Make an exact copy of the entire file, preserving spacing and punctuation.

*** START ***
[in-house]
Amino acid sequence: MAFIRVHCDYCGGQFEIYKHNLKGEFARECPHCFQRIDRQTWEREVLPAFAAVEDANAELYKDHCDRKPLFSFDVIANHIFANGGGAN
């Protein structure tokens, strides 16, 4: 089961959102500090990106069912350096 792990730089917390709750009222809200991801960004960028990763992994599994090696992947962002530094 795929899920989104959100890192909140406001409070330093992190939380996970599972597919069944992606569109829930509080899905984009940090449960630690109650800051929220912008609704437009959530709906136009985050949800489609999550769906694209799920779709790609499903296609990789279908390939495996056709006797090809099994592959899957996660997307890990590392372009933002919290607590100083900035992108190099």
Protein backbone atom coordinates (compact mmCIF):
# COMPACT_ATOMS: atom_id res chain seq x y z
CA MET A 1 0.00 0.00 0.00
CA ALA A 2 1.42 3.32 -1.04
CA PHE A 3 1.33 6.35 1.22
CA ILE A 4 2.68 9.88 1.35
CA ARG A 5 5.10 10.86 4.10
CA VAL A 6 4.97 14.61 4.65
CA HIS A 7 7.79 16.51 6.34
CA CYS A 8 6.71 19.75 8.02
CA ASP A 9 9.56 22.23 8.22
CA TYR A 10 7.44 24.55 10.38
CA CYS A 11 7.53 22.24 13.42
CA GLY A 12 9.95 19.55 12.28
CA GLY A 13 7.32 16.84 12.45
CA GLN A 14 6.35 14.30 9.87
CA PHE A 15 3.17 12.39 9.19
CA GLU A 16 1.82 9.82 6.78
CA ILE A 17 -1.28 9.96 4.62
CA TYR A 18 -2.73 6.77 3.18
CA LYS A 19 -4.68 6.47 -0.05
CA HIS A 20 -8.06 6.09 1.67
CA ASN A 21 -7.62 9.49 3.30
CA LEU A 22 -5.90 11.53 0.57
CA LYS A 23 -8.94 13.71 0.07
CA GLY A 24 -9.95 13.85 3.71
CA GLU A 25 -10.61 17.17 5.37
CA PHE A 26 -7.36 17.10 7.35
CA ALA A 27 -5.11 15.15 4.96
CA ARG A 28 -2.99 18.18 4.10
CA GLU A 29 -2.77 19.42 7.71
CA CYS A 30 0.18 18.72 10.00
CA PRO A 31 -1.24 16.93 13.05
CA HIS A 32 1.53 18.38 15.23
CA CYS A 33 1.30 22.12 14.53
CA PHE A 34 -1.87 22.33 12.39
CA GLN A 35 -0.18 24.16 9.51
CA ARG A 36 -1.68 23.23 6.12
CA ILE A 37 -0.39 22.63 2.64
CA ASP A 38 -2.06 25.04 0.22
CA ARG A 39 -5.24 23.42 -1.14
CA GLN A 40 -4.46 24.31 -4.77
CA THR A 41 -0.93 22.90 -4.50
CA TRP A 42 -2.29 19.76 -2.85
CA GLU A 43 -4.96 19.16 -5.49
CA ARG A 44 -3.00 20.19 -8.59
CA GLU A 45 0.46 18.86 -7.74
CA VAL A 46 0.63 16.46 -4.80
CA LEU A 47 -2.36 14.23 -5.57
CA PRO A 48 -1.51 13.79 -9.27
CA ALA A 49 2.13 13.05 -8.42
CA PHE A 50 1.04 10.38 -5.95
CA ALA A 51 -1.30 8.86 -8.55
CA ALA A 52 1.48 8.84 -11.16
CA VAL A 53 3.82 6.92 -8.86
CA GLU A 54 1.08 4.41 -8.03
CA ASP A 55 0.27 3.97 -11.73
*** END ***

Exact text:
[in-house]
Amino acid sequence: MAFIRVHCDYCGGQFEIYKHNLKGEFARECPHCFQRIDRQTWEREVLPAFAAVEDANAELYKDHCDRKPLFSFDVIANHIFANGGGAN
């Protein structure tokens, strides 16, 4: 089961959102500090990106069912350096 792990730089917390709750009222809200991801960004960028990763992994599994090696992947962002530094 795929899920989104959100890192909140406001409070330093992190939380996970599972597919069944992606569109829930509080899905984009940090449960630690109650800051929220912008609704437009959530709906136009985050949800489609999550769906694209799920779709790609499903296609990789279908390939495996056709006797090809099994592959899957996660997307890990590392372009933002919290607590100083900035992108190099």
Protein backbone atom coordinates (compact mmCIF):
# COMPACT_ATOMS: atom_id res chain seq x y z
CA MET A 1 0.00 0.00 0.00
CA ALA A 2 1.42 3.32 -1.04
CA PHE A 3 1.33 6.35 1.22
CA ILE A 4 2.68 9.88 1.35
CA ARG A 5 5.10 10.86 4.10
CA VAL A 6 4.97 14.61 4.65
CA HIS A 7 7.79 16.51 6.34
CA CYS A 8 6.71 19.75 8.02
CA ASP A 9 9.56 22.23 8.22
CA TYR A 10 7.44 24.55 10.38
CA CYS A 11 7.53 22.24 13.42
CA GLY A 12 9.95 19.55 12.28
CA GLY A 13 7.32 16.84 12.45
CA GLN A 14 6.35 14.30 9.87
CA PHE A 15 3.17 12.39 9.19
CA GLU A 16 1.82 9.82 6.78
CA ILE A 17 -1.28 9.96 4.62
CA TYR A 18 -2.73 6.77 3.18
CA LYS A 19 -4.68 6.47 -0.05
CA HIS A 20 -8.06 6.09 1.67
CA ASN A 21 -7.62 9.49 3.30
CA LEU A 22 -5.90 11.53 0.57
CA LYS A 23 -8.94 13.71 0.07
CA GLY A 24 -9.95 13.85 3.71
CA GLU A 25 -10.61 17.17 5.37
CA PHE A 26 -7.36 17.10 7.35
CA ALA A 27 -5.11 15.15 4.96
CA ARG A 28 -2.99 18.18 4.10
CA GLU A 29 -2.77 19.42 7.71
CA CYS A 30 0.18 18.72 10.00
CA PRO A 31 -1.24 16.93 13.05
CA HIS A 32 1.53 18.38 15.23
CA CYS A 33 1.30 22.12 14.53
CA PHE A 34 -1.87 22.33 12.39
CA GLN A 35 -0.18 24.16 9.51
CA ARG A 36 -1.68 23.23 6.12
CA ILE A 37 -0.39 22.63 2.64
CA ASP A 38 -2.06 25.04 0.22
CA ARG A 39 -5.24 23.42 -1.14
CA GLN A 40 -4.46 24.31 -4.77
CA THR A 41 -0.93 22.90 -4.50
CA TRP A 42 -2.29 19.76 -2.85
CA GLU A 43 -4.96 19.16 -5.49
CA ARG A 44 -3.00 20.19 -8.59
CA GLU A 45 0.46 18.86 -7.74
CA VAL A 46 0.63 16.46 -4.80
CA LEU A 47 -2.36 14.23 -5.57
CA PRO A 48 -1.51 13.79 -9.27
CA ALA A 49 2.13 13.05 -8.42
CA PHE A 50 1.04 10.38 -5.95
CA ALA A 51 -1.30 8.86 -8.55
CA ALA A 52 1.48 8.84 -11.16
CA VAL A 53 3.82 6.92 -8.86
CA GLU A 54 1.08 4.41 -8.03
CA ASP A 55 0.27 3.97 -11.73